Today we present to you…. without a doubt… Cuba’s most fascinating city – both historically and visually.
But I have a huge, huge favour to ask you.
You know when you click on a link and you get bored after 30 seconds? Well it’s going to take you longer than 30 seconds to look at all these photos. I think there are around 55 in here. I’m sorry! I tried my best to keep the most boring ones out but Trinidad was such a photogenic city that I feel personally attached to each photo.
Will you promise me that you’ll give this post your complete attention? (Insert angel face.)
Historically, Trinidad flourished in the 1800’s due to slave labour from African countries. We went to the slavery museum and I was appalled to learn about this aspect of Trinidad’s history. The Spanish were responsible for some insane atrocities and these practises went on for far too long.
Slavery in Cuba
Slavery in Cuba was associated with the sugar cane plantations and existed on the territory of the island of Cuba from the 16th century until it was abolished by royal decree on October 7, 1886. More than a million African slaves were brought to Cuba as part of the Atlantic slave trade; Cuba did not end its participation in the slave trade until 1867. As the slaves outnumbered the European Cubans, a large proportion of Cubans are descended from these African slaves, perhaps as many as 60% of the population.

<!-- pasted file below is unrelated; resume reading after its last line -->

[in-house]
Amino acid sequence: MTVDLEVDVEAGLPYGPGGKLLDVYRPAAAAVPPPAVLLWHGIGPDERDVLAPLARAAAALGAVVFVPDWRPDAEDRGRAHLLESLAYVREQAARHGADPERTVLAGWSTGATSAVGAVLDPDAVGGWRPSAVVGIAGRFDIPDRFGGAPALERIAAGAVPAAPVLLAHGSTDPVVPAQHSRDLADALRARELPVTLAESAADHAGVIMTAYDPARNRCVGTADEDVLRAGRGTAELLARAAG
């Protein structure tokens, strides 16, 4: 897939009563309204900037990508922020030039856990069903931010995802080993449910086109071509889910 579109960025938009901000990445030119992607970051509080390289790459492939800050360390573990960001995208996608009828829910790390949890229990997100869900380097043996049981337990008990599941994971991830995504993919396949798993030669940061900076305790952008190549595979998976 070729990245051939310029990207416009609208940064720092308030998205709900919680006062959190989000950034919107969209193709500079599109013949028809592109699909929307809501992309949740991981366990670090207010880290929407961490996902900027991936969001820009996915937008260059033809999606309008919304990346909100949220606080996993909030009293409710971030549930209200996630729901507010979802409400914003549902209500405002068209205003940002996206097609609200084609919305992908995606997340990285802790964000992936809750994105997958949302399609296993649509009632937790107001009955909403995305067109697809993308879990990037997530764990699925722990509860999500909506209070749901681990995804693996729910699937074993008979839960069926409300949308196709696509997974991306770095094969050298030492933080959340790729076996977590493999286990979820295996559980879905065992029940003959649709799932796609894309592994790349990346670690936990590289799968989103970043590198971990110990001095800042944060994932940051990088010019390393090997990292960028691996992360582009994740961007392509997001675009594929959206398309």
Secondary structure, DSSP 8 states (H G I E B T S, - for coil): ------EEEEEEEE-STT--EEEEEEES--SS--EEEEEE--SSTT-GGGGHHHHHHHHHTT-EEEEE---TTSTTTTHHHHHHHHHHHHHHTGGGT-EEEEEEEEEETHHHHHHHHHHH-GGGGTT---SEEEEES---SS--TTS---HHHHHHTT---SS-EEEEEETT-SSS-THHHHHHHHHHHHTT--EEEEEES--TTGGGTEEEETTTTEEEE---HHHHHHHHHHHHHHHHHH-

Slavery in Cuba was particularly profitable for its slave owners after the Haitian Revolution; after 1804 the newly independent state of Haiti retreated from the global sugar market as its residents chose to focus on subsistence farming, and Cuba took its place as the largest sugar producer. By the mid-19th century, due to the British pressure to abolish slavery, plantation owners transported more than 100,000 Chinese workers. But they were held in conditions not very different from the ones of the African slaves.
These days, Trinidad is a colourful and lively city. Its houses are stunning and very memorable. I did find the locals to be very friendly but they were somehow a tiny bit more pushy here than in other Cuban cities. There were a lot more people here asking for money and gifts (i.e shampoo/soap etc.) than in other cities and we were ripped off in a bar once.
But that’s absolutely no reason to avoid it! In fact, it was my favourite Cuban city so….
Vamos! Have a look at the photos and let me know what you think 🙂